I don’t remember the Hospice nurses’ names who helped with the journey for my dad or my brother, but I remember their kindness, their expertise, and their efficiency. The minute we needed anything they jumped right on it, day or night. I thank you for your special service, and it does take a special person to fulfill one of the hardest needs in the world. Cher’ley


    1. Am so glad hospice nurses were able to help you. I think it is one of the greatest aspects of healthcare to come about–it started in the US in the 1970’s. I rank it with the greatest advances in medicine, which some can’t access and eventually can do no more. But, truly, it is the families and patients who are special and we all gain by becoming part of their journey. Thanks for the kind words.


  4. Lovely post, Neva. Those families are truly blessed and lucky to have you helping them in a difficult time. And you’re right, life can be sad or it can be triumphant, but it’s always emotional. Well said.


    1. Thanks Sarah. I appreciate your comments. I have been blessed so many times in my nursing career by the families and patients I come to know, whether in hospice or the other fields I’ve worked in, but I truly do see the courage and resiliency in the human race working with hospice families. They definitely are the special ones.


  5. There is sadness in your post, Neva, but there’s also a lot of contentment showing because you’re back to doing what you feel fulfills you. A lifetime career in nursing sees much more of the frailties of life than most people ever see and it’s great that you’ve gone back to it, having tried the ‘withdrawal’ of retirement and found that didn’t work .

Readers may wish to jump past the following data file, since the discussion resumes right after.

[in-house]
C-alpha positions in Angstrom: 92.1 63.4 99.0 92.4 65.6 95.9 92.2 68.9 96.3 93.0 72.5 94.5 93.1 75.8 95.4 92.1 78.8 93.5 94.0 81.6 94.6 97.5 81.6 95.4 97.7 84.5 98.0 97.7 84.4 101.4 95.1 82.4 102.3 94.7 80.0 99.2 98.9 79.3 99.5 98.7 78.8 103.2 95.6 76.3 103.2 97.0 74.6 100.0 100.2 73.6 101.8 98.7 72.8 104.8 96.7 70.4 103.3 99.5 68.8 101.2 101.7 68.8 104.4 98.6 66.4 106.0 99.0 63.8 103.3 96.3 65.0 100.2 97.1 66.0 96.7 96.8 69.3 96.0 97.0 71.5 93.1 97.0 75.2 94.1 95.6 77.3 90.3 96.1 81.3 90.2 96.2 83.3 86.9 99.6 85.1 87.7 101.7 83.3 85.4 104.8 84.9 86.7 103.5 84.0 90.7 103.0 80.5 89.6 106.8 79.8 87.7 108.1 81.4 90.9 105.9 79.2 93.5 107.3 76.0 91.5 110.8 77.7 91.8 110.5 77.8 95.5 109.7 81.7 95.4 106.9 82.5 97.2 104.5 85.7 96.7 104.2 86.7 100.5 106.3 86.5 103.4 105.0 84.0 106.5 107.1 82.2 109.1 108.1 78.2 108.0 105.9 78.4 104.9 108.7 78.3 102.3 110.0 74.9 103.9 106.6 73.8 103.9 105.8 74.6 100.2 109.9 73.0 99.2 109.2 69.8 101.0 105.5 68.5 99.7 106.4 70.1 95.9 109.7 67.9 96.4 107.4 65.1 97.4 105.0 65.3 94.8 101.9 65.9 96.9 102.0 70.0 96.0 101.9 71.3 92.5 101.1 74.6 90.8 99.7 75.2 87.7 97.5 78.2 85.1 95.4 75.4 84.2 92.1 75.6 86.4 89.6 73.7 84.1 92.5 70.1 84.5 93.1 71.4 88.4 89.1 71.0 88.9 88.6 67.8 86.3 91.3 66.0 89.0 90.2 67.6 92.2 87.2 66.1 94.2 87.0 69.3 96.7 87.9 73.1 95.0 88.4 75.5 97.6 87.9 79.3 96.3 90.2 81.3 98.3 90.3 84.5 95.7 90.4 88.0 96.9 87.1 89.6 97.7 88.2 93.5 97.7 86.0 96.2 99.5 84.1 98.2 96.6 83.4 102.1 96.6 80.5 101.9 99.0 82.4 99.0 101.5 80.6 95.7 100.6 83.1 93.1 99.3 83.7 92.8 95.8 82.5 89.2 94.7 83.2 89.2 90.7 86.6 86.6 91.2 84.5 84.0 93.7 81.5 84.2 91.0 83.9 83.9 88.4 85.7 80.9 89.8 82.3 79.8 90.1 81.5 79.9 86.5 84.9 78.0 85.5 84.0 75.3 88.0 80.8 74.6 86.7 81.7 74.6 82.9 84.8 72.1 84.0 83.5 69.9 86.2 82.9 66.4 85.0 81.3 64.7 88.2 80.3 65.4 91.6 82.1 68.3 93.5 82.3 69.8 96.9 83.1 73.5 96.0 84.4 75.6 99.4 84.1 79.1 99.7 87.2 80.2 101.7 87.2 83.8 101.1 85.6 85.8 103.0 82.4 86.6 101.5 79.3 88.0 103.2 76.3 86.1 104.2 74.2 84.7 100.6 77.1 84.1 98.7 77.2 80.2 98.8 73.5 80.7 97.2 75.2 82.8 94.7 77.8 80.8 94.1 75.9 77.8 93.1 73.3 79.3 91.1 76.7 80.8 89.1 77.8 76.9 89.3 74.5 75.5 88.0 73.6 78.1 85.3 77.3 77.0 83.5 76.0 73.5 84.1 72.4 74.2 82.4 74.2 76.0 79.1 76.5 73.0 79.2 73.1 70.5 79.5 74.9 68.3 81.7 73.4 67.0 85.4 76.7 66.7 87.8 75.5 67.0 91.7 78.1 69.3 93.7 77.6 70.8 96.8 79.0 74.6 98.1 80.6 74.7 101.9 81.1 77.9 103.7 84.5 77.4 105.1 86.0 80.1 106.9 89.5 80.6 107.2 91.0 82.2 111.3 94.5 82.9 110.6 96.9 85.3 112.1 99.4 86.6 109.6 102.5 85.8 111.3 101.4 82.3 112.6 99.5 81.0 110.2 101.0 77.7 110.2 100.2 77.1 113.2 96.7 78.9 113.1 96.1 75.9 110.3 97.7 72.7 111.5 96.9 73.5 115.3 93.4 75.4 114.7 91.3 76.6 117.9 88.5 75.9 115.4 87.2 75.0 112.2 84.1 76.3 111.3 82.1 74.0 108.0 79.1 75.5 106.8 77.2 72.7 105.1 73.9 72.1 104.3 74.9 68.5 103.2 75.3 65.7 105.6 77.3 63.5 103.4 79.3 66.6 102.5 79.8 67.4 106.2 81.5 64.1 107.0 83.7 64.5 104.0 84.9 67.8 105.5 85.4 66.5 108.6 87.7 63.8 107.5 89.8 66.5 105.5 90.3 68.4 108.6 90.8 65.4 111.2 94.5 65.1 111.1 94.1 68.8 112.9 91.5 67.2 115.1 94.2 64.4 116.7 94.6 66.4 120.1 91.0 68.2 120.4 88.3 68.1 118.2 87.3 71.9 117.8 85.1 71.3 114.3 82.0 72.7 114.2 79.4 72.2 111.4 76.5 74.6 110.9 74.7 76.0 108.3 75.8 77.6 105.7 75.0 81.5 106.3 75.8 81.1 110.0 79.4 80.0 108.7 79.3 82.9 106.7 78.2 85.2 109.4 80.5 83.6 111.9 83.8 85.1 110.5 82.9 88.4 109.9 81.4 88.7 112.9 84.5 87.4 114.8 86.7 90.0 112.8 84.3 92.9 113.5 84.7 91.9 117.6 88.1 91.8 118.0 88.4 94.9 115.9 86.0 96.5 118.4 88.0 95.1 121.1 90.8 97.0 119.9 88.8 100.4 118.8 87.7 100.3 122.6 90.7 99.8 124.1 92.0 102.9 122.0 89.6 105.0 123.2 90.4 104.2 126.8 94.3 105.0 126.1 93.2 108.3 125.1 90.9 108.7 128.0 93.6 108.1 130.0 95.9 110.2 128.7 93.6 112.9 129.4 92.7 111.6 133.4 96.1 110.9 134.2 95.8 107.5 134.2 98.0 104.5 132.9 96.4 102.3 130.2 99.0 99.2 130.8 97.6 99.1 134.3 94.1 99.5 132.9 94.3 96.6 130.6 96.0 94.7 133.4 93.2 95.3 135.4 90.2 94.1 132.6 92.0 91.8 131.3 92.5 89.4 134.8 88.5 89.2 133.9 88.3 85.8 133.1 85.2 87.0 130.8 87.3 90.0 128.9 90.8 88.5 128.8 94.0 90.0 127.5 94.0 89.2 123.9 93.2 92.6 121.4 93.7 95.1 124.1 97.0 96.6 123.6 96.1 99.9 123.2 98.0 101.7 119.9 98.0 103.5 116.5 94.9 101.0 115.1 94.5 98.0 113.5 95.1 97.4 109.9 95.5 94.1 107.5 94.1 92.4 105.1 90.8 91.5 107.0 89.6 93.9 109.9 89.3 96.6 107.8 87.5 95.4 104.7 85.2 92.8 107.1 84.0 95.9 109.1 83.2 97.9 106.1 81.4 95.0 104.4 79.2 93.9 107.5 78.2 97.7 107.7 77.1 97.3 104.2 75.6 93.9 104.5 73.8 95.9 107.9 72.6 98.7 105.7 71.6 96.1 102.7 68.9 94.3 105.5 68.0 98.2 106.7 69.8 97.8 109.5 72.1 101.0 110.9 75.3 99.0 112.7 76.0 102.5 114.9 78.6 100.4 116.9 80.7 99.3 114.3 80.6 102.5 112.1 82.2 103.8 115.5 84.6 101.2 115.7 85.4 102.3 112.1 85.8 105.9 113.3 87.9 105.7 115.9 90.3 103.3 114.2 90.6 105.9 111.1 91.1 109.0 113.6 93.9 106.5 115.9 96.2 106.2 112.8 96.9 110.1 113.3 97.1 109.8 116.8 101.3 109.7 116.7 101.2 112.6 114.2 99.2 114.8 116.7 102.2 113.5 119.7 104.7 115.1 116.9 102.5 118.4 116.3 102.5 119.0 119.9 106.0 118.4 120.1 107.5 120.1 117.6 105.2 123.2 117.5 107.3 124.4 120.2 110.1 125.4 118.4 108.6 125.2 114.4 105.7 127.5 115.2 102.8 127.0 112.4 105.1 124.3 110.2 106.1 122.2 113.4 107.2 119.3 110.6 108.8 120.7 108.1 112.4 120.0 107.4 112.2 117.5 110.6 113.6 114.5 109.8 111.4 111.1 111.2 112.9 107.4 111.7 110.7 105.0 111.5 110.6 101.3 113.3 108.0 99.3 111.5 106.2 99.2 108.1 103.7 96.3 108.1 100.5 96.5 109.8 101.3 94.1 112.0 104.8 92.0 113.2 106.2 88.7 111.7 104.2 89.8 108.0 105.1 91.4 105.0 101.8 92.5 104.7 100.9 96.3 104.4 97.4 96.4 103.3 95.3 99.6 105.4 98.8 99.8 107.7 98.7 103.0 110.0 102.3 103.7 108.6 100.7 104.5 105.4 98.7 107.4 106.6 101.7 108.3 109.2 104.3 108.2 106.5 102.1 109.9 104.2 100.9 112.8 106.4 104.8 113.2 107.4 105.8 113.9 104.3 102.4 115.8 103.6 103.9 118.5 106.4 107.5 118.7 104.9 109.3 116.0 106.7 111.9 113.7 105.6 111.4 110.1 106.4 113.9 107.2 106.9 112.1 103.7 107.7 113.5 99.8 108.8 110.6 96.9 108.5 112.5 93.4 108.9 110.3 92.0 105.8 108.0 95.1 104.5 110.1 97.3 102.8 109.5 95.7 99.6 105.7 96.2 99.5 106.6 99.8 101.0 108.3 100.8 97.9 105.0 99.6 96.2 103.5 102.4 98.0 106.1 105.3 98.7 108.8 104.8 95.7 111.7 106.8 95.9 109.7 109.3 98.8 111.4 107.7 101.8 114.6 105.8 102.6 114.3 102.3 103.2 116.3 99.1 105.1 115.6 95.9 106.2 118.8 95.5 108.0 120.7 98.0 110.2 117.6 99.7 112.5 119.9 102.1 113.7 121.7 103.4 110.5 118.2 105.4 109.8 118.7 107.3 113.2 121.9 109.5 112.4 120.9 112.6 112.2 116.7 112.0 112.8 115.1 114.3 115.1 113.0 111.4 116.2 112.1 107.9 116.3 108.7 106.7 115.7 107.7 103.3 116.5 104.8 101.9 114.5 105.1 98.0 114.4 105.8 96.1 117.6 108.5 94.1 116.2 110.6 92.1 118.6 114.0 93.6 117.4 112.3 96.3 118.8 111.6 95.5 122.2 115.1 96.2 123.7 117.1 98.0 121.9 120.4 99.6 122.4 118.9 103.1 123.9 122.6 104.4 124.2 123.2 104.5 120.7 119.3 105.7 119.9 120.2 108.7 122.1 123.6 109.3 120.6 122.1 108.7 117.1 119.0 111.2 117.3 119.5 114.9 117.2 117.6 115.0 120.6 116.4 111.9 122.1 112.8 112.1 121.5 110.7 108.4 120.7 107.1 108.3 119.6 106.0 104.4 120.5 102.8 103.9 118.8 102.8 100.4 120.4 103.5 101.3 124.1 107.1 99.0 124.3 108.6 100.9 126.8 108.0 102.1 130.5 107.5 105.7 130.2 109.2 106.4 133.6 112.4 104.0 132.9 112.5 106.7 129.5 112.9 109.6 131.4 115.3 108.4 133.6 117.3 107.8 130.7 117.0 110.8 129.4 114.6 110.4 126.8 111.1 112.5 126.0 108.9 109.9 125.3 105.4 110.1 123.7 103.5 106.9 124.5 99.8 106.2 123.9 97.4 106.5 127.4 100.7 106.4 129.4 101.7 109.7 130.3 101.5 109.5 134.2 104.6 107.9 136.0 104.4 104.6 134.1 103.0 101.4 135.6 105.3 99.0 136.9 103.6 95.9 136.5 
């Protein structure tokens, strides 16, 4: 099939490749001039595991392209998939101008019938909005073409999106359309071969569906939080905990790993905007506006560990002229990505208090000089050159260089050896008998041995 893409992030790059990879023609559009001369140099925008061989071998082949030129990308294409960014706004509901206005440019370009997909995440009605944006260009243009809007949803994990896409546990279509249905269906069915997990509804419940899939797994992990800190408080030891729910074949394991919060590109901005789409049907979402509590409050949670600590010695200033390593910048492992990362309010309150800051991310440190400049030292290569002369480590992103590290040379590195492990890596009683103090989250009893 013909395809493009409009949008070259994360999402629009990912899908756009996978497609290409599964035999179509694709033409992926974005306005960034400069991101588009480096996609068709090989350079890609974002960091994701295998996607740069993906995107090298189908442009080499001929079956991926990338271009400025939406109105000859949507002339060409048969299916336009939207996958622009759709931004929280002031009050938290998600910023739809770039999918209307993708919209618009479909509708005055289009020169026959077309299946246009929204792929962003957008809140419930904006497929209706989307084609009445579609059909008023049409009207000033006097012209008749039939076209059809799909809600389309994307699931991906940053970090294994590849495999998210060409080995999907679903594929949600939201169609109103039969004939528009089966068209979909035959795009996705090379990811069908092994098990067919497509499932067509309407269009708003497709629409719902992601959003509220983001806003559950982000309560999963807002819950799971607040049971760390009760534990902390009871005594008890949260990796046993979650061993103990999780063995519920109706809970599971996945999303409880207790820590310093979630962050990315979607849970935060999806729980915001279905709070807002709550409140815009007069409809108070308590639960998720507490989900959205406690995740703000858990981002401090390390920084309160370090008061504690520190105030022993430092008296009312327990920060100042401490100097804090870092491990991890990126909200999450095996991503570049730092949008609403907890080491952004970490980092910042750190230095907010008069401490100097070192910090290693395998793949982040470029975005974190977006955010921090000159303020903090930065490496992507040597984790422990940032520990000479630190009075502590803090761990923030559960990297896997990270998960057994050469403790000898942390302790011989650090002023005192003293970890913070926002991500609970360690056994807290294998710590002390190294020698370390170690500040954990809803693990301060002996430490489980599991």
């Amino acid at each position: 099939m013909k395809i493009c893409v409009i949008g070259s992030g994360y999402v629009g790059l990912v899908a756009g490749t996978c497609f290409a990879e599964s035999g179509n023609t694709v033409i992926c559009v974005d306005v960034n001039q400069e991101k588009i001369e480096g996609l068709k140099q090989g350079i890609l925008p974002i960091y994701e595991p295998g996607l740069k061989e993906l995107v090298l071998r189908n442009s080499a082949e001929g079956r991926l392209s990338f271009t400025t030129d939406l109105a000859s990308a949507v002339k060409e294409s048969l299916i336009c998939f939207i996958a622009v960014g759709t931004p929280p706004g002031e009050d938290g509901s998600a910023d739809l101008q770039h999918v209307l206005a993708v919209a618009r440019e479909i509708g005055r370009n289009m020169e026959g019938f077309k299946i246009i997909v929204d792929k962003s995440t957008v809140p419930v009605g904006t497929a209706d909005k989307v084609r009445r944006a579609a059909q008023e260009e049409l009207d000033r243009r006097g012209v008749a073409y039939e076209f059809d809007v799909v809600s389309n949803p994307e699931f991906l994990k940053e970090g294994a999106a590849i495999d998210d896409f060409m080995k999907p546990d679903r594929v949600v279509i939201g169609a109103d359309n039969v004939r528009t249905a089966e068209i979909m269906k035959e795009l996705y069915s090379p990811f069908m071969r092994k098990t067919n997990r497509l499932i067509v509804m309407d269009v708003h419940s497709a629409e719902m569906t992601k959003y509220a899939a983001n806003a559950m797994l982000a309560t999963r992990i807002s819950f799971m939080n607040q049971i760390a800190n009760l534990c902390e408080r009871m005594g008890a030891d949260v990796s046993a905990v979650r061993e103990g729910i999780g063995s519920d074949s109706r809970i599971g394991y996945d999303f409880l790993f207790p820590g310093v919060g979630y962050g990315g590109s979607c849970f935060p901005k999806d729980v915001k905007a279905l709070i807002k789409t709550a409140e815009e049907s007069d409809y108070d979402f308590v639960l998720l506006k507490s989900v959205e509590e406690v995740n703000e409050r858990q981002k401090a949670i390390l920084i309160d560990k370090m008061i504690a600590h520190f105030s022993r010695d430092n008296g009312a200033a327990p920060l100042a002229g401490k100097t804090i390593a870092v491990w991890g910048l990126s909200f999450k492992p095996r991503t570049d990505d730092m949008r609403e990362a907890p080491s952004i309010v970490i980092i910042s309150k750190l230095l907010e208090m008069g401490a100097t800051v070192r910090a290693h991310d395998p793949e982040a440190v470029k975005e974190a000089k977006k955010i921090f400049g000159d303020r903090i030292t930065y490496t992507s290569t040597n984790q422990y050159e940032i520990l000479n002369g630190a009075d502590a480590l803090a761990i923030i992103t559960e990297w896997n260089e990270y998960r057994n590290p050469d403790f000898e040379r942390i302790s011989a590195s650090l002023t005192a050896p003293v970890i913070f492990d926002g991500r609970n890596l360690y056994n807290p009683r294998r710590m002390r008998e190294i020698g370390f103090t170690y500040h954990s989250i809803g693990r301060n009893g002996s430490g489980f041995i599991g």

6. Beautiful blog post from a beautiful lady with a beautiful spirit! Thank you for sharing about this important topic, and I am sure you are a great comfort to those who mourn, and celebrate, their loved one.


  7. Lovely post, Neva. I get what you mean about everyone being special, and I know that’s part of what makes you do what you do. But I also have to say I don’t think I could do what you do–which is, I think, what people mean when they say that it takes a special person to do that. We are all special in different ways, and part of how we touch each other is through those differences.


Leave a Reply

Fill in your details below or click an icon to log in:

WordPress.com Logo

You are commenting using your WordPress.com account. Log Out /  Change )

Google+ photo

You are commenting using your Google+ account. Log Out /  Change )

Twitter picture

You are commenting using your Twitter account. Log Out /  Change )

Facebook photo

You are commenting using your Facebook account. Log Out /  Change )


Connecting to %s

This site uses Akismet to reduce spam. Learn how your comment data is processed.